In his quest for the historical Muhammad, Zeitlin's chief aim is to
catch glimpses of the birth of Islam and the role played by its
extraordinary founder. Islam, as its Prophet came to conceive it,
was a strict and absolute monotheism. How Muhammad had arrived at
this view is not a problem for Muslims, who believe that the
Prophet received a revelation from Allah or God, mediated by the
Angel Gabriel. For scholars, however, interested in placing
Muhammad in the historical context of the seventh-century Arabian
Peninsula, the source of the Prophets inspiration is a significant
It is apparent that the two earlier monotheisms, Judaism and
Christianity, constituted an influential presence in the Hijaz, the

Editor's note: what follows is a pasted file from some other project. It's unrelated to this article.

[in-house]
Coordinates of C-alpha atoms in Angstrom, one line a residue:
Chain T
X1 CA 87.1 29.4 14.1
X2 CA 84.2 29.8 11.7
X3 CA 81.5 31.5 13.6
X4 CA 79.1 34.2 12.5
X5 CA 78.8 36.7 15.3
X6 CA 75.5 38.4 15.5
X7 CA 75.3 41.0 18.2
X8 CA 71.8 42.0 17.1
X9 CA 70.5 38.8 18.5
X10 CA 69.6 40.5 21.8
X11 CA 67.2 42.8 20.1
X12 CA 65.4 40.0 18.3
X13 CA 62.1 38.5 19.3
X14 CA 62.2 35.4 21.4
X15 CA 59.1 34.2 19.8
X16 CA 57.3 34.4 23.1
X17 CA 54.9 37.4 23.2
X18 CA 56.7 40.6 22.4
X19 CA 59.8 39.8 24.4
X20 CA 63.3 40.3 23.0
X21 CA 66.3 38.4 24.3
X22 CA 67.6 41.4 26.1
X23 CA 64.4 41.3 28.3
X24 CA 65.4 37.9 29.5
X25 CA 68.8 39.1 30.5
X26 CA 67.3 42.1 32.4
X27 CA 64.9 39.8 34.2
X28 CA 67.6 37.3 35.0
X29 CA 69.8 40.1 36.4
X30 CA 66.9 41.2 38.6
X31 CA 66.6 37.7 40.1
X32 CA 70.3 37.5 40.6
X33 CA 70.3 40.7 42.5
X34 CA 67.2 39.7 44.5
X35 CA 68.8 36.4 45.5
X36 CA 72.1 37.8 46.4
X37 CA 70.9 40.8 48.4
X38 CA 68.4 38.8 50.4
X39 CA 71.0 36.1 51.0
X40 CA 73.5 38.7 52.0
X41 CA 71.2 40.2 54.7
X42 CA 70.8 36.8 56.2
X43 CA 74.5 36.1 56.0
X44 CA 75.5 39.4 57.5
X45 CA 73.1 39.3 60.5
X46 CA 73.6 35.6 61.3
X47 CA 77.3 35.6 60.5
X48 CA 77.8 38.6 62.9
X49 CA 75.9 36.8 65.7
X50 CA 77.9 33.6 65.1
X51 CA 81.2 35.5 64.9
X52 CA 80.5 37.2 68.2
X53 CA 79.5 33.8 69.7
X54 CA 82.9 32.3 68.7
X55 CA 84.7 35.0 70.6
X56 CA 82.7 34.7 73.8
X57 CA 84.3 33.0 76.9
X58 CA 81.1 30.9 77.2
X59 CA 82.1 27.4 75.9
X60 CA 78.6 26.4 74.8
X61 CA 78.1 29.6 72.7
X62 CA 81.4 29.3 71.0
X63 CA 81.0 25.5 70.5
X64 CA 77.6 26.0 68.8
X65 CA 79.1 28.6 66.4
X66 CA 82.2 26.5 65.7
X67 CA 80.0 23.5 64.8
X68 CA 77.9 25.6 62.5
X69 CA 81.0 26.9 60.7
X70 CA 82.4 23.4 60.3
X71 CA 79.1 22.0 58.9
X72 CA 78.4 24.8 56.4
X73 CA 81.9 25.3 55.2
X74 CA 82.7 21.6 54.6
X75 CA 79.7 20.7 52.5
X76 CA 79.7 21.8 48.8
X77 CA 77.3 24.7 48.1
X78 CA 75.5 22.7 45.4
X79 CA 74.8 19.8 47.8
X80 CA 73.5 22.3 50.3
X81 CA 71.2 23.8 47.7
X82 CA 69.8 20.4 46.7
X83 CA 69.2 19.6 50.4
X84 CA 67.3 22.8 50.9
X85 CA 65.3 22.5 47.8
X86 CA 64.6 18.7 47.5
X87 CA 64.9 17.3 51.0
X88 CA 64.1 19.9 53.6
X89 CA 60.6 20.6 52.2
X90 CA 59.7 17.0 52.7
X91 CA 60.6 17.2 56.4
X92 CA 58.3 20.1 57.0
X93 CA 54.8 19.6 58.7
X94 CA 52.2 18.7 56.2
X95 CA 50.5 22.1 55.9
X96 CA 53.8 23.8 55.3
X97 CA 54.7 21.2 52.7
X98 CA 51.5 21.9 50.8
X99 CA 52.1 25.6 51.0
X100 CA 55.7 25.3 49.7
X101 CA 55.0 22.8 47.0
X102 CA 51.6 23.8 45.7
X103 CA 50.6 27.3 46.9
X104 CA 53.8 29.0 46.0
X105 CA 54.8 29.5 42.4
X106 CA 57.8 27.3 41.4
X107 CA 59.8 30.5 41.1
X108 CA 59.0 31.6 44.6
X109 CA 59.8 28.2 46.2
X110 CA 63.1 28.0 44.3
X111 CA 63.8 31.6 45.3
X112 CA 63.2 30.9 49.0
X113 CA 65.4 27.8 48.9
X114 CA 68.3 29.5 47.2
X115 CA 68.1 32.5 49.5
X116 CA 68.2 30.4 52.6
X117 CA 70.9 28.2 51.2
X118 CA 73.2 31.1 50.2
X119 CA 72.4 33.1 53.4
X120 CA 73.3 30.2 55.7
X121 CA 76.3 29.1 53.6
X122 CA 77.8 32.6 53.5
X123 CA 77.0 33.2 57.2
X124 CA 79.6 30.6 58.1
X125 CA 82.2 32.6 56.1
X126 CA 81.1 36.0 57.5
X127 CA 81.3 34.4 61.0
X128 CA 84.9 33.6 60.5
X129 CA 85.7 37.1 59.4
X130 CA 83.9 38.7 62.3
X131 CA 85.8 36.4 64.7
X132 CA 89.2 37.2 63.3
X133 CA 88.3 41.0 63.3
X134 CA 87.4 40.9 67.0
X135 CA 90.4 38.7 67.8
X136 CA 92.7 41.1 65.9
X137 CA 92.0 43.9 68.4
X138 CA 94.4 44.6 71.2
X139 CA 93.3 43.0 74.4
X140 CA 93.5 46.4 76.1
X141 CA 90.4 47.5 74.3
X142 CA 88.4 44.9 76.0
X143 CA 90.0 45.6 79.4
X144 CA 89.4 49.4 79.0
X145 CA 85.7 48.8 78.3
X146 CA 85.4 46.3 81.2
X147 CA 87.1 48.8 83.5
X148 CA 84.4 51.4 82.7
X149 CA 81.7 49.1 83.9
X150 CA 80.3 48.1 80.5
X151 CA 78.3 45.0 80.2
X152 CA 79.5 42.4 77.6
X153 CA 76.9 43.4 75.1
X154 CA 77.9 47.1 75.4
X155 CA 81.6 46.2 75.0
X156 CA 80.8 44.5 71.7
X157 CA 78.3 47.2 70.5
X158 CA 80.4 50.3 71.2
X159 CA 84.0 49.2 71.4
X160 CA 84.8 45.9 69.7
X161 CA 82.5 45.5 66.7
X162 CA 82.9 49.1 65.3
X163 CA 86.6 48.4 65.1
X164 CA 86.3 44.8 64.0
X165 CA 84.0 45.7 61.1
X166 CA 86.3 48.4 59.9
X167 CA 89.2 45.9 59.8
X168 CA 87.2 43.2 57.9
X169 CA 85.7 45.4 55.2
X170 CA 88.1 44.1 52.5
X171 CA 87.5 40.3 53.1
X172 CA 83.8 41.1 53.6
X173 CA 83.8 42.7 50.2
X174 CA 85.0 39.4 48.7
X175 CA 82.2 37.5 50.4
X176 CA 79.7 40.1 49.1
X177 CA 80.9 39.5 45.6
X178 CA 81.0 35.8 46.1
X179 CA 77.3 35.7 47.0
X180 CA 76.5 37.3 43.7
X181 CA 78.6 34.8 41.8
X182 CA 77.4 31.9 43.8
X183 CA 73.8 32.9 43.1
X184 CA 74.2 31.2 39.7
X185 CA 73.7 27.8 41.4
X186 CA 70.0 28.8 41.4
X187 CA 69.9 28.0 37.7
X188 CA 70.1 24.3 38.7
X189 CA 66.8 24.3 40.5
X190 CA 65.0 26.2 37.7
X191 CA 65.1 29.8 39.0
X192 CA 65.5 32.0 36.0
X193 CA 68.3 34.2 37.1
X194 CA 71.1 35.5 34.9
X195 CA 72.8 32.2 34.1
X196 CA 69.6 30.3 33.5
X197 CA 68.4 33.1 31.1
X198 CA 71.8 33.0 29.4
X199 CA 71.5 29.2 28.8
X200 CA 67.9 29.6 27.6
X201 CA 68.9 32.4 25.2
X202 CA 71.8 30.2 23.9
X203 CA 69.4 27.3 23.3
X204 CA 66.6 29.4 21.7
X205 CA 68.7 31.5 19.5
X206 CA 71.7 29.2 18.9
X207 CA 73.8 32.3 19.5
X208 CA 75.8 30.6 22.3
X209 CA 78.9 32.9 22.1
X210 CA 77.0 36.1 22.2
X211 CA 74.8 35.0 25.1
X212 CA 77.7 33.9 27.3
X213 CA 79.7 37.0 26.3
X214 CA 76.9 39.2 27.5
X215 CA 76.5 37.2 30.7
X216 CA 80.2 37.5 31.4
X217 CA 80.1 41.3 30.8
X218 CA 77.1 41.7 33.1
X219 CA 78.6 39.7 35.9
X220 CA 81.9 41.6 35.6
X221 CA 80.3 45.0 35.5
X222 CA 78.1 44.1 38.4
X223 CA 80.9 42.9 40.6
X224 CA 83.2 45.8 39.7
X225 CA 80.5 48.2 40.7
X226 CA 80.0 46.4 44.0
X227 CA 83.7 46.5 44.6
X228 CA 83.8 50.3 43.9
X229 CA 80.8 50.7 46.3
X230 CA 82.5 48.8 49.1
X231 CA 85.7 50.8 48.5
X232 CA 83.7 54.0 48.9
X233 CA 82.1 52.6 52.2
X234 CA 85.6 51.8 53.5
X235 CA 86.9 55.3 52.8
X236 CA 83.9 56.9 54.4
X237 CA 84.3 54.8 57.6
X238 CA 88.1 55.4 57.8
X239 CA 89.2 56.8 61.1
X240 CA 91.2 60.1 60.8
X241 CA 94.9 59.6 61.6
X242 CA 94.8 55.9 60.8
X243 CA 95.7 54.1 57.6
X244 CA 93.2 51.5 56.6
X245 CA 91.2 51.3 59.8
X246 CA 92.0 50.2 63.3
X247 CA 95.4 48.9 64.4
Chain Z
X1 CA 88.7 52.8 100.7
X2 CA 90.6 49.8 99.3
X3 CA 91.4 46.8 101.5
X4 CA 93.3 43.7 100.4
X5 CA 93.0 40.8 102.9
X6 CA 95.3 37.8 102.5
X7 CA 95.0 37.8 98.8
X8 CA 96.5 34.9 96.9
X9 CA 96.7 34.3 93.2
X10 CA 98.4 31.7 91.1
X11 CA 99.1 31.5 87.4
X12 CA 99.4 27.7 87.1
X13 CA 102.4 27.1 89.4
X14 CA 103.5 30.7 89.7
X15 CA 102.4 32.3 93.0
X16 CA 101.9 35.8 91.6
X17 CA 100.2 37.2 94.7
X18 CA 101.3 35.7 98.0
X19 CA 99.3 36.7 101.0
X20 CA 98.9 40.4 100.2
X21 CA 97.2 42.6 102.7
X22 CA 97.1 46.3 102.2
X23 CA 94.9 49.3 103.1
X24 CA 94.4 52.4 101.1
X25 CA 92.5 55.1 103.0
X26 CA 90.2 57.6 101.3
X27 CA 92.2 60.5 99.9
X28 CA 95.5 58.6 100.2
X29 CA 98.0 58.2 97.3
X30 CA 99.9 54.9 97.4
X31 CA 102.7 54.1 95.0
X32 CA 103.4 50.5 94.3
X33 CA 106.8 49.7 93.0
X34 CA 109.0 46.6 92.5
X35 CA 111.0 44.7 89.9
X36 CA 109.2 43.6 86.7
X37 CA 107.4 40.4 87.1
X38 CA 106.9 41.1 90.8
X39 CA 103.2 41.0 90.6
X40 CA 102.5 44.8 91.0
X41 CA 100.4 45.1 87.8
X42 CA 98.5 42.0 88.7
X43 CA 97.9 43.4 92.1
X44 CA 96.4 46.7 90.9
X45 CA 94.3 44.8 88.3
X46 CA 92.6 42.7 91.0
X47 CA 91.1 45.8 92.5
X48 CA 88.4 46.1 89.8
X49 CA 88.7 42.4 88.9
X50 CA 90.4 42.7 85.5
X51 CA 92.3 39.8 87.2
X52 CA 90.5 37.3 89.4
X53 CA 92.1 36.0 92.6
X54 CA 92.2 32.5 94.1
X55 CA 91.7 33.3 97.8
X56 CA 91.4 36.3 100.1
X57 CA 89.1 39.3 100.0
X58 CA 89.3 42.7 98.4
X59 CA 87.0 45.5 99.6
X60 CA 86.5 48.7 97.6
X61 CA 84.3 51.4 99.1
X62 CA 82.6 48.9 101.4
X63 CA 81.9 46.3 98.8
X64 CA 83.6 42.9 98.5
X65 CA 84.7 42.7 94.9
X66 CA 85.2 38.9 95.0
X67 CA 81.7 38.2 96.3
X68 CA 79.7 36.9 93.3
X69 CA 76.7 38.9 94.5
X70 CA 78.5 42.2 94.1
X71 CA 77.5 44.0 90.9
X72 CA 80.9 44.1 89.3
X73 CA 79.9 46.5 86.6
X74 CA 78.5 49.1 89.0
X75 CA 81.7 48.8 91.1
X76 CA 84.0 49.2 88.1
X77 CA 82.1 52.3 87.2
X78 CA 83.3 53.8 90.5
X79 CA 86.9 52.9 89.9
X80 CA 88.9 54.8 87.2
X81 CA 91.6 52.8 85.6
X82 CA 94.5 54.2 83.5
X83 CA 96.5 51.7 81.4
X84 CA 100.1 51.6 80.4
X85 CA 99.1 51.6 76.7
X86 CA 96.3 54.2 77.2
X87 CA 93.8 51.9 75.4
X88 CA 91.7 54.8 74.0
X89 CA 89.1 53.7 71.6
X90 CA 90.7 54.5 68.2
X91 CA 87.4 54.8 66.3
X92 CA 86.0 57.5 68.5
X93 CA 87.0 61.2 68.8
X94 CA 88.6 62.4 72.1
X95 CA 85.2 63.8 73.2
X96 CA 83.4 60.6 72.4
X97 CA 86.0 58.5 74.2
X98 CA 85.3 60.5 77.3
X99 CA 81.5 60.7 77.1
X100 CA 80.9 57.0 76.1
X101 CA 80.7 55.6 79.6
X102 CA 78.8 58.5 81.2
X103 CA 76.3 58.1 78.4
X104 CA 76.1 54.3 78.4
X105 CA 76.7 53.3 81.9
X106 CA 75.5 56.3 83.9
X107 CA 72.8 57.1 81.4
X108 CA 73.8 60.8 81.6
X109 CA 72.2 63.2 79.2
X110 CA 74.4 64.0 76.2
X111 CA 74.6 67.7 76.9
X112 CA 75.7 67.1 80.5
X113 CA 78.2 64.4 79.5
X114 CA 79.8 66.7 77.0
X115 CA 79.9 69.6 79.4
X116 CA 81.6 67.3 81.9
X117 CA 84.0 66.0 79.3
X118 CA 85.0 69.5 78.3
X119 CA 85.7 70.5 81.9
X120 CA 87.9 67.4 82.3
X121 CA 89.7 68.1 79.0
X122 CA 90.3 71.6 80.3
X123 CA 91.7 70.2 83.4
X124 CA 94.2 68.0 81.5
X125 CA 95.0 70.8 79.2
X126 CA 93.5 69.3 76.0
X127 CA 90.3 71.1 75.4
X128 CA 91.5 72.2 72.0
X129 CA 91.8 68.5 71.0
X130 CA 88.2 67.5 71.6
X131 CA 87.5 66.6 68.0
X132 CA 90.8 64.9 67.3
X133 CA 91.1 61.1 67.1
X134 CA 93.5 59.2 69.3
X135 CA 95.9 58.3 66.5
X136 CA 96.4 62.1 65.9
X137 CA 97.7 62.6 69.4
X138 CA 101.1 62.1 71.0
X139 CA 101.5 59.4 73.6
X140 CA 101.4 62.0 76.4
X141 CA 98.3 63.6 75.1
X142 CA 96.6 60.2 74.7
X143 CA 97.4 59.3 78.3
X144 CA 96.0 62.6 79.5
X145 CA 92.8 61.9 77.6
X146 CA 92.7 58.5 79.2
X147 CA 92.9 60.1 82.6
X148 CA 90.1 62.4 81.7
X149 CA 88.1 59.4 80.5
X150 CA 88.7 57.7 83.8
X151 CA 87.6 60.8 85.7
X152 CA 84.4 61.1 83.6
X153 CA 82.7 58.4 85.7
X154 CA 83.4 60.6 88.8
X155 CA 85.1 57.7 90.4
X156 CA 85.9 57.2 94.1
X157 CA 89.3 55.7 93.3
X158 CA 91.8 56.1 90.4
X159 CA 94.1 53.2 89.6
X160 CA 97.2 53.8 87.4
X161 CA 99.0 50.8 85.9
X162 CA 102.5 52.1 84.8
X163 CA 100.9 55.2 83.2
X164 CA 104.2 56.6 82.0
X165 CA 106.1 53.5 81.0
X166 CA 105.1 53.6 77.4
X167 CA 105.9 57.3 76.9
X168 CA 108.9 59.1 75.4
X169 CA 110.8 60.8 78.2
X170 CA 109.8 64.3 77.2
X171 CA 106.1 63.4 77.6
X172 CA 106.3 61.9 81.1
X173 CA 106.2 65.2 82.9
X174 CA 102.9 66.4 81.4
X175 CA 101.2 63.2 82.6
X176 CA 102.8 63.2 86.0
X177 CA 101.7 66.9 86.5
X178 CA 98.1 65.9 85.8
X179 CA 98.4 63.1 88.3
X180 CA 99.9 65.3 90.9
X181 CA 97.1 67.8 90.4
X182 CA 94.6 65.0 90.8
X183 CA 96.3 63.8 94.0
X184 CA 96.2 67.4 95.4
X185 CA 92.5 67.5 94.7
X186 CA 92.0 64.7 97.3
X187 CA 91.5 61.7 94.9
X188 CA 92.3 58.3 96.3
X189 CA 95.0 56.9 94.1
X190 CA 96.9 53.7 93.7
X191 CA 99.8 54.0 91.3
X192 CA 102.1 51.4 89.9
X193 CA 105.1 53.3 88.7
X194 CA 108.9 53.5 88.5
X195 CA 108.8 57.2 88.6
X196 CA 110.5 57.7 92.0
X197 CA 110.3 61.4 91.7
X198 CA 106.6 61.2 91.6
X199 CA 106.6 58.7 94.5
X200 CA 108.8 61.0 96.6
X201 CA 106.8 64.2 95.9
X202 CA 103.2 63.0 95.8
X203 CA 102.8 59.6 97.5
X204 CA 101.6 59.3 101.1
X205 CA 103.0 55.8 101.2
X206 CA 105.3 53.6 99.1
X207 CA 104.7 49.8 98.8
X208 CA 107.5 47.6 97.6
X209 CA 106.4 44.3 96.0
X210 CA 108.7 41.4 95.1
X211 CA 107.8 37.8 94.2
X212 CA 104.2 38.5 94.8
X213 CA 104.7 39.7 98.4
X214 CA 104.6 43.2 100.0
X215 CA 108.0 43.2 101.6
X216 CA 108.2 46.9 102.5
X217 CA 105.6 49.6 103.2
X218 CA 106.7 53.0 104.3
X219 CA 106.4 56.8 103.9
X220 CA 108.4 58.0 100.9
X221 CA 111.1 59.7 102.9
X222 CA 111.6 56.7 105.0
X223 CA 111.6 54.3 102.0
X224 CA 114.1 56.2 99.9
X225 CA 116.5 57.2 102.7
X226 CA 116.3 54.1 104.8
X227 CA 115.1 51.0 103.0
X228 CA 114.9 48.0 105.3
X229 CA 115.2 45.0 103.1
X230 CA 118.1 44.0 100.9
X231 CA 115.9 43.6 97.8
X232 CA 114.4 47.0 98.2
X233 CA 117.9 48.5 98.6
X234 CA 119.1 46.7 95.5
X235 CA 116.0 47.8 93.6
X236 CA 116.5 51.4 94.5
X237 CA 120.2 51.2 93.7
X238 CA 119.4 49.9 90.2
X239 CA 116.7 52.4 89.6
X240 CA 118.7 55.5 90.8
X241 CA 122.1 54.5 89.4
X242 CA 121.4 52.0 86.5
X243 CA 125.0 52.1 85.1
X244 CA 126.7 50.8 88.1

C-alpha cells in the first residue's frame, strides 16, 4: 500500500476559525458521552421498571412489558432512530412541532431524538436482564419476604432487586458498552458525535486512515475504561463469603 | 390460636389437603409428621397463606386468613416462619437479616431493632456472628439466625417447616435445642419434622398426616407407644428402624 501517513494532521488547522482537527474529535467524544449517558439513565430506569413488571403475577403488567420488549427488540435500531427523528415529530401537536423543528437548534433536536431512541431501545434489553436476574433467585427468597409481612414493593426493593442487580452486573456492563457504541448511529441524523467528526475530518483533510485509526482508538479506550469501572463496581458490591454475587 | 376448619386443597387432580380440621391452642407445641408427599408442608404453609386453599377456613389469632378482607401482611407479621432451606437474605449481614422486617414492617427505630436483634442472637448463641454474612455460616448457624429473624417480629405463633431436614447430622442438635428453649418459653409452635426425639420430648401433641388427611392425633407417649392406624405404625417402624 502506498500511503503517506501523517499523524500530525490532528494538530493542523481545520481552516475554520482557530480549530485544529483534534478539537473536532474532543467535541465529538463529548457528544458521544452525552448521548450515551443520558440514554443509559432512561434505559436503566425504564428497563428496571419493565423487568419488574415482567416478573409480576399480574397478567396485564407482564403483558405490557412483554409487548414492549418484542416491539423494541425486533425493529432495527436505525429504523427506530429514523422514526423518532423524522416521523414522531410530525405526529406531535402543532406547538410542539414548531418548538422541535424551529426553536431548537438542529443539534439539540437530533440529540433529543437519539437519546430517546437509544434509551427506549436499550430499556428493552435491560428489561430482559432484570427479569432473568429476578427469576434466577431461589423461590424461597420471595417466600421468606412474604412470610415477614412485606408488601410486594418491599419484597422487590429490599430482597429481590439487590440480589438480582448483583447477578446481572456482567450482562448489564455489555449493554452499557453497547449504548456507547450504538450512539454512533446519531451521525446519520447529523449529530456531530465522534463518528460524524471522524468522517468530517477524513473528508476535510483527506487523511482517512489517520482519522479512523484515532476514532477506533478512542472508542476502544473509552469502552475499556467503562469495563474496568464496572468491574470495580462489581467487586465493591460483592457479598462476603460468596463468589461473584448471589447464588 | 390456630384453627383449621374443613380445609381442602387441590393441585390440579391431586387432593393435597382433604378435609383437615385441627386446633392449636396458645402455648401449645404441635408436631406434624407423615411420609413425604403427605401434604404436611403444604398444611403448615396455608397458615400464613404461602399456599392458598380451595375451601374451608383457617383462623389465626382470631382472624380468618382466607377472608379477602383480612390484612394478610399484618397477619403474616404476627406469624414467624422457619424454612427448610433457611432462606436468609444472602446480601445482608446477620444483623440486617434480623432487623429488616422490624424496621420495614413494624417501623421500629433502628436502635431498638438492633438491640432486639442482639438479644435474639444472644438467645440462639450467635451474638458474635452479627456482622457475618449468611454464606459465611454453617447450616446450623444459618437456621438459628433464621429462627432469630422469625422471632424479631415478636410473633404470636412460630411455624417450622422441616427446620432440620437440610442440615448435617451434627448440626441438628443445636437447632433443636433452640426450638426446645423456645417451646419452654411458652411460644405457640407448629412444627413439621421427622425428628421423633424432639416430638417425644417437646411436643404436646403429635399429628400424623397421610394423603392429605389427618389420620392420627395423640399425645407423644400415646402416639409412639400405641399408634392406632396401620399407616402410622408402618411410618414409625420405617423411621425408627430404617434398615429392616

region comprising Mecca and Medina. Indeed, Jewish communities were
salient here, especially in Medina and other not-too-distant oases.
Moreover, in addition to the presence of Jews and Christians, there
existed a third category of individuals, the Hanifs, who,
dissatisfied with their polytheistic beliefs, had developed
Zeitlin assesses the extent to which these various influences
shaped the emergence of Islam and the development of the Prophets
beliefs. He also seeks to understand how the process set in motion
by Muhammad led, not long after his death, to the establishment of
a world empire.
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